‘You’ll get used to me soon enough, Chicken Licken. Isn’t that right Susan?’ Paula, my manager, was standing behind me with her hands on my shoulders gently massaging them into my flesh. I smiled towards the new girl who was standing one step further back than was sociable. That step spoke volumes. It said a hundred things. It said you’re crazy, it said don’t be touching me, it said I don’t want this job.‘She calls everyone chicken, but only the new ones get licken with the chicken.’ I said. Paula guffawed and gave one of my shoulders a light slap with her hand.‘Tsk – you’re bad Susan. You really are.’ She gave a dramatic sigh that started high and ended up in a silent wash of exhale and then trotted off down the remaining line of check-outs. Her large bundle of keys, that signalled her seniority, jangled in her wake like sleigh bells. In fact, Paula reminded me of Santa – always happy, smiling and more rotund than tall. But I knew her secret. I knew it was all an act. I knew the happiness was only on the outside just like I saw what that poor new girl was thinking.

‘The gift’, my grandmother called it, for I can see what people are thinking and feeling. I can see their colour. My world is like a permanent rainbow painted on the inside of my eyelids. It’s a filter that’s always there, like smell; I can’t turn it off. Everyone, apart from Granny, thought I was lying. Her mother had ‘the gift’ but then sometimes it skips a generation – that’s what happened with her. ‘Can’t see a bloody thing except what’s in front of me,’ she used to complain.

I learnt early that human adults pretend – A LOT! They say things opposite to what they’re feeling. The other kids my age would believe them, and when I didn’t, I’d be accused of eaves-dropping. Adults don’t believe that a child can see who they really are. Granny said I should use it for good, that I should put it use. Somehow, I don’t think working at the check-out in Marks and Spencer is what she had in mind. But here on earth people are suspicious, they’re angry and worst of all they don’t believe. They don’t believe we even exist. My job here saves me. It saves me from the weight of other people’s pain; knowing is so heavy. People don’t want to talk at a check out – not really. There’s no time. I’m saved by the beep of my scanner. I’m a stranger, a check-out girl. They don’t expect me to be able to help them. But with Paula I had to. I couldn’t bear to watch her cover it up with cheery chicken lickens.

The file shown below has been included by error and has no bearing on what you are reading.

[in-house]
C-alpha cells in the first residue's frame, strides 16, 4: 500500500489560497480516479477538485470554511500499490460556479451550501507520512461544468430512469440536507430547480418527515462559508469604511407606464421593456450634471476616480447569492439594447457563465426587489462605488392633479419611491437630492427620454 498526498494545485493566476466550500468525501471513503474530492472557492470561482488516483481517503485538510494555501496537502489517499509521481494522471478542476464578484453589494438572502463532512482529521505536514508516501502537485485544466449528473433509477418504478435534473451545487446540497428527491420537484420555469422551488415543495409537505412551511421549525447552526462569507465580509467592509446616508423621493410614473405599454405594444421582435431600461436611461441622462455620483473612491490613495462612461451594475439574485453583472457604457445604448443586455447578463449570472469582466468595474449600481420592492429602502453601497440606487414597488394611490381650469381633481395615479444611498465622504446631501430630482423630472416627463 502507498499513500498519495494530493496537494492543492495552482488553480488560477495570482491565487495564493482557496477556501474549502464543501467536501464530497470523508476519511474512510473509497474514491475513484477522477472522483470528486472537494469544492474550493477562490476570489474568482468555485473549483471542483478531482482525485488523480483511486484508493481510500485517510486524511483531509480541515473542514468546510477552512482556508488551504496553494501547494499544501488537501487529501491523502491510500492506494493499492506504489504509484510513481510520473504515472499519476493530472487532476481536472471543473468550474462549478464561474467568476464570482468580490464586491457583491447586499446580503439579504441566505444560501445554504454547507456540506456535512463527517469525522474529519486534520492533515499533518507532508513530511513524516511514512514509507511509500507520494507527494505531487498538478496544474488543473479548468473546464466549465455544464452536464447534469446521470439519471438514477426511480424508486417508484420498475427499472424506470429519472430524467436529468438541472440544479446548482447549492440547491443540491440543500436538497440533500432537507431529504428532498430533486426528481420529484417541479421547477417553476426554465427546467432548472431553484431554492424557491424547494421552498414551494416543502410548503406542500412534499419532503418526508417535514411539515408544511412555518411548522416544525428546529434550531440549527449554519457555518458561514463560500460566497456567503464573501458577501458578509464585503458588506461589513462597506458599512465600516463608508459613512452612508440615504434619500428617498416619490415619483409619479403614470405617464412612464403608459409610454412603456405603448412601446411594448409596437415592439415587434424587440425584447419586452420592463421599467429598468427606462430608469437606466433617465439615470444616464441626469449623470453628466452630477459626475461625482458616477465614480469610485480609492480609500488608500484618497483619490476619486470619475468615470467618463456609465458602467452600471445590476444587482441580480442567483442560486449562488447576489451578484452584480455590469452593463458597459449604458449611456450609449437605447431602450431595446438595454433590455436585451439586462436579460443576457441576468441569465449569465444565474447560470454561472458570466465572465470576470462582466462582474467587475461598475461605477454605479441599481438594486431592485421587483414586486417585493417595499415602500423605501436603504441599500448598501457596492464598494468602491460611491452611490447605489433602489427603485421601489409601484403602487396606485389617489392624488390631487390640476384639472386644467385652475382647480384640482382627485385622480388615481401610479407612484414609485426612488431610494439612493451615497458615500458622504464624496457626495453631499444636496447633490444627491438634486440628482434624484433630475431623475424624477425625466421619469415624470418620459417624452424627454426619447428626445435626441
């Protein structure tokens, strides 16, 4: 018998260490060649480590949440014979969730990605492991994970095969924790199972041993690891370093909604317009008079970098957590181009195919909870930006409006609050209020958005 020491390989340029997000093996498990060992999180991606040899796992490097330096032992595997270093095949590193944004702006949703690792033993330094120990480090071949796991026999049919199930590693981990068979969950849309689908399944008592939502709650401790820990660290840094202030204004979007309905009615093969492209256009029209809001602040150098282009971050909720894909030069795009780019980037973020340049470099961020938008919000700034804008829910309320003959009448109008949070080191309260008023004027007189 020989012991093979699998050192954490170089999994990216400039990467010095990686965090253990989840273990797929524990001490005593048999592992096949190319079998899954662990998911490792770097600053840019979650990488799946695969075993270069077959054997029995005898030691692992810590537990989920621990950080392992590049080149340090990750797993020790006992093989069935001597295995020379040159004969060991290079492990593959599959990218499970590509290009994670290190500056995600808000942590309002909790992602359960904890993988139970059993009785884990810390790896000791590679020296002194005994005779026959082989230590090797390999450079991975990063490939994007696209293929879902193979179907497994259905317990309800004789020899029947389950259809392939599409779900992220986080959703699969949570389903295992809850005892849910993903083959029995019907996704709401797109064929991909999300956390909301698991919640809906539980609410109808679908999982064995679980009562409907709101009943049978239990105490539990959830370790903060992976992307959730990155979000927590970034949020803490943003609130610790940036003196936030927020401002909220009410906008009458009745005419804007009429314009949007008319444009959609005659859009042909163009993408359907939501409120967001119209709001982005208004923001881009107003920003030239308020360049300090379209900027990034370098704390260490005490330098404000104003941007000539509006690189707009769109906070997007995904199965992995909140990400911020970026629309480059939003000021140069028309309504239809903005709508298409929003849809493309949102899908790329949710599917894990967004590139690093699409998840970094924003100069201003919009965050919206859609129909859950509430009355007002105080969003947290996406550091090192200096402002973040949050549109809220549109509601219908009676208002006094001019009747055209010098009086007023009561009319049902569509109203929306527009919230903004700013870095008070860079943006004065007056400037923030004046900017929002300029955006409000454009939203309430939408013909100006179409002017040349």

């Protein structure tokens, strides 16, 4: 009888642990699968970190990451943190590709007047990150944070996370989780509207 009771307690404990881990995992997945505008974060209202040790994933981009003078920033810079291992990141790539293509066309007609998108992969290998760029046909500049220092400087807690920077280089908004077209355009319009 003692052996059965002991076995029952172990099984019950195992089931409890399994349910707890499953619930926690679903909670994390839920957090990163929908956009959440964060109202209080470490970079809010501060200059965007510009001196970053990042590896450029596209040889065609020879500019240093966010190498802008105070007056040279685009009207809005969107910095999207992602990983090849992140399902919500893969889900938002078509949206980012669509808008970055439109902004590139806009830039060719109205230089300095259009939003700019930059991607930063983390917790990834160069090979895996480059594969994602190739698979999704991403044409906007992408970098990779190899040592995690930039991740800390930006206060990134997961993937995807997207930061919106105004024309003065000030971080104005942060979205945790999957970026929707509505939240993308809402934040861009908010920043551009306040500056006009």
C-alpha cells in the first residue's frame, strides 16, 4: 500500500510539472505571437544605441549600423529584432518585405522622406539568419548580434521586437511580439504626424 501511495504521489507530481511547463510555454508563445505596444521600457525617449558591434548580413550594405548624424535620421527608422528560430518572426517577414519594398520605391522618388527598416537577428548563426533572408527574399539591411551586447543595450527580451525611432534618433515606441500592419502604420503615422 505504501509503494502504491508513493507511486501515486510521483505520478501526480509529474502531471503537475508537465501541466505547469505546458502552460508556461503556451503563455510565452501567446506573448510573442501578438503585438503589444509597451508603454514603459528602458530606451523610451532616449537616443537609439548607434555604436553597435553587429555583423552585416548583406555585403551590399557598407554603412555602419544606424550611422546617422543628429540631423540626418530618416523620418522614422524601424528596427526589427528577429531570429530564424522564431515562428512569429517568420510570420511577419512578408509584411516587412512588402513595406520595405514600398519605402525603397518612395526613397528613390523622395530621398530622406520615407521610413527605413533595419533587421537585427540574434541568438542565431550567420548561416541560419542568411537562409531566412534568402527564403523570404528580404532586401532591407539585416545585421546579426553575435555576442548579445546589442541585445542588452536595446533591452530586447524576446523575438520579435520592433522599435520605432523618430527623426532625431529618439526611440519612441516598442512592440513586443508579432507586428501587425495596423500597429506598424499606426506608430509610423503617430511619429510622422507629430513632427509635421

You see Paula was a deep blue – the worst kind. Some days it was so dark I could hardly breathe; I’m like Superman and kryptonite. She’d always mask it with a smile and her jaunty little walk, but I’d know. I’d know she wanted to die. So on her last deep blue day, the worst I’d ever seen, I followed her to the staff locker room. She didn’t hear me come in, she was standing behind the door of her locker so all I could see was her legs and her feet but the blue was all around her. It hung thick and dense like fog. I walked quietly towards her even though my throat was closing up and my chest could hardly rise for the weight on it. “Paula,’ I said as gently as I could. She didn’t move or reply. I reached out and pulled the door of her locker fully open to reveal her staring down into a little box. Inside there was a hairclip and a button. She reached her fingertips in to gently touch each one. Then dragged her weary eyes from the box to meet mine. I could hardly breathe, being that close to her. Her colour winded me. But I knew what I had to do. So I put both my hands on each of her shoulders and tipped my head towards hers so our foreheads were touching and I absorbed as much of that deep blue from her as I could. It felt like ice through my veins, oh, the pain of it.  But I got most of it – apart from the blue crack through her heart. I’m not a miracle worker, you need The Boss for that.  It’s bizarre what some of them will cherish: a green bead, a pair of tweezers, a button, or a hairclip. Each one produces a colour. Tears can’t fall in space, but that doesn’t mean people aren’t crying… these people need to learn, a little belief goes a long way.


** Warning: future posts will probably contain a lot of cute puppy pics!!**